Lorraine Hunt has been a prominent member of the Las Vegas community since the 1950s. She served on the Clark County Commission and also served two terms as the lieutenant governor of Nevada.
Lorraine Perri Hunt was born in Niagara Falls, New York. She and her family relocated to Las Vegas in 1943 and her parents worked in restaurants. In 1955, her family opened a popular pizzeria on Fremont Street. They also opened a restaurant on West Sahara in the 1960s.
Hunt attended Las Vegas High School and went on to the Westlake College of Music in Los Angeles, California. She began performing as a cabaret singer in Reno, Lake Tahoe, and Las Vegas. She was successful and used some of her earnings to invest in real estate in Las Vegas. In 1968, she married fellow performer "Blackie" Hunt.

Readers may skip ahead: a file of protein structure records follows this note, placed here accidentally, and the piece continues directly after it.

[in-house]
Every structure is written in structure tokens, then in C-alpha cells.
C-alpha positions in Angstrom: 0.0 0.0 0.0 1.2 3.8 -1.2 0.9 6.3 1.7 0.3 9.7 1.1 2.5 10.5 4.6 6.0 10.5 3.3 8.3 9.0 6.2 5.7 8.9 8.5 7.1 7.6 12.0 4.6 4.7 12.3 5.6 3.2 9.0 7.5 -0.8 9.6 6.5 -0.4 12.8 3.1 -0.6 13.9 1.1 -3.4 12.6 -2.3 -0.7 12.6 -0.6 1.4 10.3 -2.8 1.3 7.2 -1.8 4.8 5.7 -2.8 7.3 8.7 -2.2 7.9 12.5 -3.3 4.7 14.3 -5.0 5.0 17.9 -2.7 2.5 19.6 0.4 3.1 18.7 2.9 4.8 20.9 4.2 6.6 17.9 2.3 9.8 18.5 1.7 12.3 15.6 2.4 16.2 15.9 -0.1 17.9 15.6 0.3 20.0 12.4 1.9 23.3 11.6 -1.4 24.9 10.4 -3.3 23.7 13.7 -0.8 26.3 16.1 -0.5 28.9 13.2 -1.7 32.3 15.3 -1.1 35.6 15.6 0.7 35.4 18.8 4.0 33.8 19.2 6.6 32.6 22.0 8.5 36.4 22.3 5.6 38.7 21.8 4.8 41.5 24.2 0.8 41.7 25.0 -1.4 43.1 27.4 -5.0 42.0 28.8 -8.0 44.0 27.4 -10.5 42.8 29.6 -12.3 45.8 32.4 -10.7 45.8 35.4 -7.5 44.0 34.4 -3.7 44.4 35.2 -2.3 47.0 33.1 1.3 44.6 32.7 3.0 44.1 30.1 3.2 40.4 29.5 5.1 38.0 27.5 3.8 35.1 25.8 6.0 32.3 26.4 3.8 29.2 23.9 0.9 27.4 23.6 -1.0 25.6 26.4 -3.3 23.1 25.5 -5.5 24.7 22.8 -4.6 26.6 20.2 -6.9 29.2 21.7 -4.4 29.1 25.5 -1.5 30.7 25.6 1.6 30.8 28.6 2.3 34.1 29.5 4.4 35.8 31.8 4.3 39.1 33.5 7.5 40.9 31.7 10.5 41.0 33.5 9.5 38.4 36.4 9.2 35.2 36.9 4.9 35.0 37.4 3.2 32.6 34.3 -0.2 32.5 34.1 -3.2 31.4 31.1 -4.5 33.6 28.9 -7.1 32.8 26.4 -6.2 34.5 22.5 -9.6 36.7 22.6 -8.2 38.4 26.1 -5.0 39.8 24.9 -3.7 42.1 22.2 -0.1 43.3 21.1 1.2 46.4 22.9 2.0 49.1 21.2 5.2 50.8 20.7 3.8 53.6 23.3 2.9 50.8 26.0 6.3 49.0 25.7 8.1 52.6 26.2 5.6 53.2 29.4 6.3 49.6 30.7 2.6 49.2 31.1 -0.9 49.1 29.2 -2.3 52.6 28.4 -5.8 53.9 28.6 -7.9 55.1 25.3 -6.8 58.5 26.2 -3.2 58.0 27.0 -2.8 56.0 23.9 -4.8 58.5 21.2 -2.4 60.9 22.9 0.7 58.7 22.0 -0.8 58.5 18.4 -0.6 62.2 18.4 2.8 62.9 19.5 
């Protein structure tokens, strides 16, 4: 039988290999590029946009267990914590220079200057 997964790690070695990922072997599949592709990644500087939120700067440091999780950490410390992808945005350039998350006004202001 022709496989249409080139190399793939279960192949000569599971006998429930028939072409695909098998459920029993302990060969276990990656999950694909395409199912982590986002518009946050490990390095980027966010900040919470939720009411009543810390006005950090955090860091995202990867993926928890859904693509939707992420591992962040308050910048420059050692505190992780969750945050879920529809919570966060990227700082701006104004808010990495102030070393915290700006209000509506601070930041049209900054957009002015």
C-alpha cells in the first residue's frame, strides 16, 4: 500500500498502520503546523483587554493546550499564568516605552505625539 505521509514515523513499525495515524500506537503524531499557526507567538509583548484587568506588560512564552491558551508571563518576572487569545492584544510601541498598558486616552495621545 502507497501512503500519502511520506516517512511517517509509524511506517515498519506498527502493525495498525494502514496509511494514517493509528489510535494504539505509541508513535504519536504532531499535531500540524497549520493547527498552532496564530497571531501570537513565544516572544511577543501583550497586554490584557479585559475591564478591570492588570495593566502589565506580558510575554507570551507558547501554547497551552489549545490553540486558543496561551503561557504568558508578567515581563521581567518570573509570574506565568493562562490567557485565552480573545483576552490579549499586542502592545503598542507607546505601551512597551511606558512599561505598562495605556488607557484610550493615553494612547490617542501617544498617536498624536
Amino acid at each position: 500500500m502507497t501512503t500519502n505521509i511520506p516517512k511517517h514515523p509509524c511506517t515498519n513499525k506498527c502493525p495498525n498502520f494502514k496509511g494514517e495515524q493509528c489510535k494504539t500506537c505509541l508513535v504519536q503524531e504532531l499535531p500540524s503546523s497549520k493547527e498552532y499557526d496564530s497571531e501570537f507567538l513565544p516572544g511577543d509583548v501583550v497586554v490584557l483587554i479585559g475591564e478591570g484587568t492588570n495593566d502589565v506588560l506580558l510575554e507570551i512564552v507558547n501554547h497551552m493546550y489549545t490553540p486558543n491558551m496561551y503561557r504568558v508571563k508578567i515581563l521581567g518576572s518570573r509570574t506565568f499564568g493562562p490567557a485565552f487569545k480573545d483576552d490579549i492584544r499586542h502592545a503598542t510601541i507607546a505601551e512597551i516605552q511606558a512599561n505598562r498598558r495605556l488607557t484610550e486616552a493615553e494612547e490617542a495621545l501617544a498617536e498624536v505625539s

In 1972, the Hunts opened the Bootlegger Restaurant in Las Vegas on land that Lorraine had purchased. The restaurant became a landmark and later moved to a new location.
Hunt was elected to the Clark County Commission in 1994. She was the first woman to chair the Las Vegas Convention and Visitors Authority. In 1998, Hunt was elected lieutenant governor and reelected in 2002. While serving, she worked for economic development of the state and increasing tourism to Nevada. Since Nevada's two-term limit barred her from running for a third term in 2006, she ran unsuccessfully for the Republican nomination for governor.